Roy Moore: Alabama top judge ousted over gay marriage stand. Image copyright AP Alabama's top judge has been suspended for the remainder of his term for defying federal court rulings that legalised same-sex marriage.
Roy Moore, 69, violated judicial ethics with an order seen as directing probate judges to deny marriage licences to gay couples, a judicial panel ruled. The decision was a "politically motivated effort" by radical groups, he said. Obama: Congress veto override of 9/11 lawsuits bill 'a ... BBC Radio 4 - Letter from America by Alistair Cooke - American institutions explained. DIVIDED WE CONQUER: WHY DIVIDED GOVERNMENT IS PREFERABLE TO UNIFIED CONTROL - International Social Science Review. The question of whether divided government in the United States is good or bad cannot be answered with a simple yes or no.
While decision-making under such circumstances is far from perfect, shared power gets a decidedly bad rap. Criticisms leveled against divided government include problems arising from so-called "gridlock," the fear that it leads to highly contentious executive-legislative relations, and the difficulty it may cause the president in making administrative and judicial appointments. On the flip side, one can argue that divided government limits the size and scope of government and fosters healthy competition between presidents and Congress that produces quality legislation. Perhaps the most common criticism leveled against divided government is that it produces gridlock. The level of gridlock stemming from divided government can be determined by examining "the share of salient issues on the nation's agenda left in limbo at the close of each Congress.'" 1 Sarah A. The Constitution Is Outdated; Let's Change It. I got around to watching 12 Years A Slave, the award-winning film about our founding fathers.
In one scene, a sadistic slave owner named Thomas Jefferson strips and ties up his black female slave, played by Lupita Nyong’o. Then Jefferson brutally whips the young girl until she’s left unconscious in a pool of blood. How racial segregation and political mismanagement led to Flint’s shocking wa... A Point of View: The all-American drive to legalise marijuana. Image copyright Getty Images The gradual legalisation of cannabis across US states is a triumph for the American Dream, says Sarah Dunant.
I've recently returned from the west coast of Canada, where a fiery gold autumn was the perfect backdrop for an outpouring of national optimism after the Canadians elected the 43-year-old Liberal leader Justin Trudeau as their prime minster. Greeting voters on the subway next morning, trick-or-treating with his children - the arrival of this dynamic newcomer, sprinkled with dynastic fairy dust, ended almost a decade of Conservative government during which Canada suffered something of an identity crisis. For a country that successfully defined itself as not being the United States, his predecessor's policies on tax, foreign affairs and the environment severely blurred that distinction.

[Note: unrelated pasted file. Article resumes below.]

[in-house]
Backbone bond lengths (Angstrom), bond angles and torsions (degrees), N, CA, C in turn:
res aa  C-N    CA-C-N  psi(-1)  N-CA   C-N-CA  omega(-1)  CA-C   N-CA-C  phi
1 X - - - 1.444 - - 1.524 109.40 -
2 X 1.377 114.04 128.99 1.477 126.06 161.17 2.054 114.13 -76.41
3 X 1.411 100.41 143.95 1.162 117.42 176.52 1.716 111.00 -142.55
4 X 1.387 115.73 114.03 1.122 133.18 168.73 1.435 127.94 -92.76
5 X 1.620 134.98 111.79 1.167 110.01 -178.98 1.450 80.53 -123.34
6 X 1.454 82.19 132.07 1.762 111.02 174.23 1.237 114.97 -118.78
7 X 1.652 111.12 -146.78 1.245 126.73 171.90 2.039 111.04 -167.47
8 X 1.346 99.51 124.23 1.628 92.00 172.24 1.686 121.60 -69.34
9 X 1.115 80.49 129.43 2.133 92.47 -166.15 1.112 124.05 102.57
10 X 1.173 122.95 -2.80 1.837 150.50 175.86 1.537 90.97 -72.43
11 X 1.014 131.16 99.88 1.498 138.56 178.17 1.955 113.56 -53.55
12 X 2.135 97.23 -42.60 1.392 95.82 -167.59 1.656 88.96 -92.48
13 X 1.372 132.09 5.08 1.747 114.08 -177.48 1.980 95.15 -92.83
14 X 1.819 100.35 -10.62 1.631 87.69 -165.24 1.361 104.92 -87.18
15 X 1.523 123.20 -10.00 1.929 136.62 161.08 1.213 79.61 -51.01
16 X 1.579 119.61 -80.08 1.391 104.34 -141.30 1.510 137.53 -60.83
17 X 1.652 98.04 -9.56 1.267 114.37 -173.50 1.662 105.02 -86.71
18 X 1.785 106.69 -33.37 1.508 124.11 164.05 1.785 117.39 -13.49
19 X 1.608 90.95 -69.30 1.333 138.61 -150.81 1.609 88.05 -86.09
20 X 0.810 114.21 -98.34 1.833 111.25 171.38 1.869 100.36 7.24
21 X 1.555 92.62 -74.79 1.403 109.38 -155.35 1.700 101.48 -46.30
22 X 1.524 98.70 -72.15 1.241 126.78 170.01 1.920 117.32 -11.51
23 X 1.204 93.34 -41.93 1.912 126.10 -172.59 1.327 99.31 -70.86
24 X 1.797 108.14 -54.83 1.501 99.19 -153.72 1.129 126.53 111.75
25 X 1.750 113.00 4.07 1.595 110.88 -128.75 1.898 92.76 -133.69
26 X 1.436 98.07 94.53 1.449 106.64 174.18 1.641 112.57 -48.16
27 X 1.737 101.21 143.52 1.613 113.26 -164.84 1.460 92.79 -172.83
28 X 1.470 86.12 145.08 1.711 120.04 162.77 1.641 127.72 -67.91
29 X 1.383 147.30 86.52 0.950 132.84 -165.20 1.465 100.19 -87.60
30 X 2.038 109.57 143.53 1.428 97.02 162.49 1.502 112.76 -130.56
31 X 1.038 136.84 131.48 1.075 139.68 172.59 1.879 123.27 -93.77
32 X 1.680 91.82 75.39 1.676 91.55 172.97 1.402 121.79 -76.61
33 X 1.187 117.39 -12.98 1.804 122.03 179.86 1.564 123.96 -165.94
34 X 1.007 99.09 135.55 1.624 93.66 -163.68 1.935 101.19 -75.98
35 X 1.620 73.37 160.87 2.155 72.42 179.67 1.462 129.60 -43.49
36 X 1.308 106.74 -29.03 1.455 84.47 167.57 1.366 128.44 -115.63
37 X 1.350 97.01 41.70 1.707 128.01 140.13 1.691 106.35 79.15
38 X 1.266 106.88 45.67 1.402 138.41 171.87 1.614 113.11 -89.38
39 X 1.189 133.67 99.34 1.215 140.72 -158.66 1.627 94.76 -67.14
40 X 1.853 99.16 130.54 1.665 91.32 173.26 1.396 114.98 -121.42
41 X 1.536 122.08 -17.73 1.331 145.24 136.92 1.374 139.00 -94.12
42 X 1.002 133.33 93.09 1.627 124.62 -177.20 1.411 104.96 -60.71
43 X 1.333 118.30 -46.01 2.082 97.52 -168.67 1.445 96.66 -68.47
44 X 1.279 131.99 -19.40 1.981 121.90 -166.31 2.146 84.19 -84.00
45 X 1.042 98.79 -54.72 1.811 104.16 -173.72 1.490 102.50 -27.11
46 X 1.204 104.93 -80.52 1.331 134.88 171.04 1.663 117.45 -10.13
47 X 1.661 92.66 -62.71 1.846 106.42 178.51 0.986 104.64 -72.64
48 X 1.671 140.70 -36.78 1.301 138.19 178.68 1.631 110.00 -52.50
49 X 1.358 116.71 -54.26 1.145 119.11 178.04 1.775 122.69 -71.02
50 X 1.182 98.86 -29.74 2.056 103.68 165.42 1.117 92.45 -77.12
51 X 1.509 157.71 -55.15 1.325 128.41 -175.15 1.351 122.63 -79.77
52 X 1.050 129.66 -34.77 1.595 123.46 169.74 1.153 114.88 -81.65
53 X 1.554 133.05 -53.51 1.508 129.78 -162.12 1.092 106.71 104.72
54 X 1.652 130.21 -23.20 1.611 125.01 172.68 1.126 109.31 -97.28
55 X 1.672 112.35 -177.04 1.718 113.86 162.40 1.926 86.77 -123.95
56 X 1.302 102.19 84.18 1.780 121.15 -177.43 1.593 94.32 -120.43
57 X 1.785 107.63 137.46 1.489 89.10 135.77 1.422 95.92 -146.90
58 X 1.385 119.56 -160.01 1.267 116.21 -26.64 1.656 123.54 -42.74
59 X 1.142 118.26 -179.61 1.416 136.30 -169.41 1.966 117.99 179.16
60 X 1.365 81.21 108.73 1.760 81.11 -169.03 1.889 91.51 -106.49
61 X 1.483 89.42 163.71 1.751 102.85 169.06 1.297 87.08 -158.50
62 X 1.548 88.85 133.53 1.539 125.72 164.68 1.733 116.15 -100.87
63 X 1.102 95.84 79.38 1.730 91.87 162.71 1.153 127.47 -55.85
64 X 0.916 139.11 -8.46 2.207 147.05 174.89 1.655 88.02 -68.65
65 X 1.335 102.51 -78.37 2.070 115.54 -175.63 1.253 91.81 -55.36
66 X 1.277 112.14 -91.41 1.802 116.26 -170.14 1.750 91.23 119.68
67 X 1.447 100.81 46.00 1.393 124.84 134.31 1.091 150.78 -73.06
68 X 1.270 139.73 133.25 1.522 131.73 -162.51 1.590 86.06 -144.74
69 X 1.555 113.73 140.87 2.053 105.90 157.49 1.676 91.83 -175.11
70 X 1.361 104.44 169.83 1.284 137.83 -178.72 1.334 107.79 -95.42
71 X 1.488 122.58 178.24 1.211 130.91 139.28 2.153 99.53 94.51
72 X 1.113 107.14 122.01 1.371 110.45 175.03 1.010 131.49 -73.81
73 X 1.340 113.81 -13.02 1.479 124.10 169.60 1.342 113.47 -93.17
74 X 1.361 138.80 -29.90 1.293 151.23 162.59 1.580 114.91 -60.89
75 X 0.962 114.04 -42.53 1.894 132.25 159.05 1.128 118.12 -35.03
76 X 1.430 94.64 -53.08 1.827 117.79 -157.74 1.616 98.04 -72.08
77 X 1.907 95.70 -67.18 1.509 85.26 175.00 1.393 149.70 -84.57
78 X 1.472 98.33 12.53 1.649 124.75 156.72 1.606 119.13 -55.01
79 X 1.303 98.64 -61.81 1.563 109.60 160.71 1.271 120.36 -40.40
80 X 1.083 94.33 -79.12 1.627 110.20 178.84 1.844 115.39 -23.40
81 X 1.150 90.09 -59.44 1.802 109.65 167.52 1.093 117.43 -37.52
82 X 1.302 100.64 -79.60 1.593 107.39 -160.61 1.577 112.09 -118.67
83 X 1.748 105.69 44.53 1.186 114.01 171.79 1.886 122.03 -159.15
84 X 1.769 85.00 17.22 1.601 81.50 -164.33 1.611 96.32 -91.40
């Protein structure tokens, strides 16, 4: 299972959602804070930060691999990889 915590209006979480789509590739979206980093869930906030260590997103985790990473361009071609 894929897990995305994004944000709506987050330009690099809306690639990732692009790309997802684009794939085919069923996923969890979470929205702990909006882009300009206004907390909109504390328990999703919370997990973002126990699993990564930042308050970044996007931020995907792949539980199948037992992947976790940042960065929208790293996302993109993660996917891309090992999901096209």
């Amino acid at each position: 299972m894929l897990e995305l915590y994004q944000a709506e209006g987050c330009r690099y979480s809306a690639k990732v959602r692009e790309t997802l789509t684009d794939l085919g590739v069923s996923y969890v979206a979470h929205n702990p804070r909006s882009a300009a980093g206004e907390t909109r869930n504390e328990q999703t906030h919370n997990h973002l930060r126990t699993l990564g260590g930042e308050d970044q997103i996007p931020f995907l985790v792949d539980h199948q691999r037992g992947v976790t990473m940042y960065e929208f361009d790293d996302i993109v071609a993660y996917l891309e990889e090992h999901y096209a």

On guns and race, America is a nation shackled to its past. Jon Stewart and Barack Obama are men of a similar age with, on some days, a similar role.
Sometimes it falls to both of them to help their fellow Americans digest what’s happening around them, to make sense of it. Yesterday it was the murder by a white supremacist of nine black churchgoers in Charleston, South Carolina. Nebraska legislature narrowly votes to repeal death penalty. The Nebraska legislature narrowly voted on Wednesday to repeal the death penalty, overriding the governor’s veto and making the state the first majority Republican state to abolish capital punishment in more than four decades.
The state has a unicameral legislature in which all bills must be voted on three times. The bill to abolish the death penalty passed all three rounds, 30-16, 30-13, and finally 32-15 in its third vote. The governor vetoed the bill on Tuesday. Legislators needed 30 votes to override the veto, and it earned 30. Nineteen voted against. “In many respects, what has happened in Nebraska is a microcosm of the steady national trend away from the death penalty in the United States,” said Robert Dunham, executive director of the Death Penalty Information Center. Boston bombing trial: Death sentence for Dzhokhar Tsarnaev - BBC News. A US jury has sentenced Boston bomber Dzhokhar Tsarnaev to death by lethal injection.
Three people were killed and 260 were injured when Tsarnaev, now 21, and his brother placed bombs at the finishing line of the Boston Marathon in 2013. Tsarnaev is likely to be moved to a federal prison in Terre Haute, Indiana, to await execution, but there could be years of appeals. Victims sobbed as the sentence was read, but Tsarnaev showed no emotion. "Now he will go away and we will be able to move on. Justice. After 14 hours of deliberations, the jury concluded that he showed no remorse and therefore should be put to death. Shaker Aamer: Last UK Guantanamo Bay detainee arrives in UK - BBC News.
The last British resident to be held in Guantanamo Bay has landed in the UK, having been detained for 13 years.
Shaker Aamer was held at the US military base in Cuba over allegations he had led a Taliban unit and had met Osama Bin Laden, but was never charged.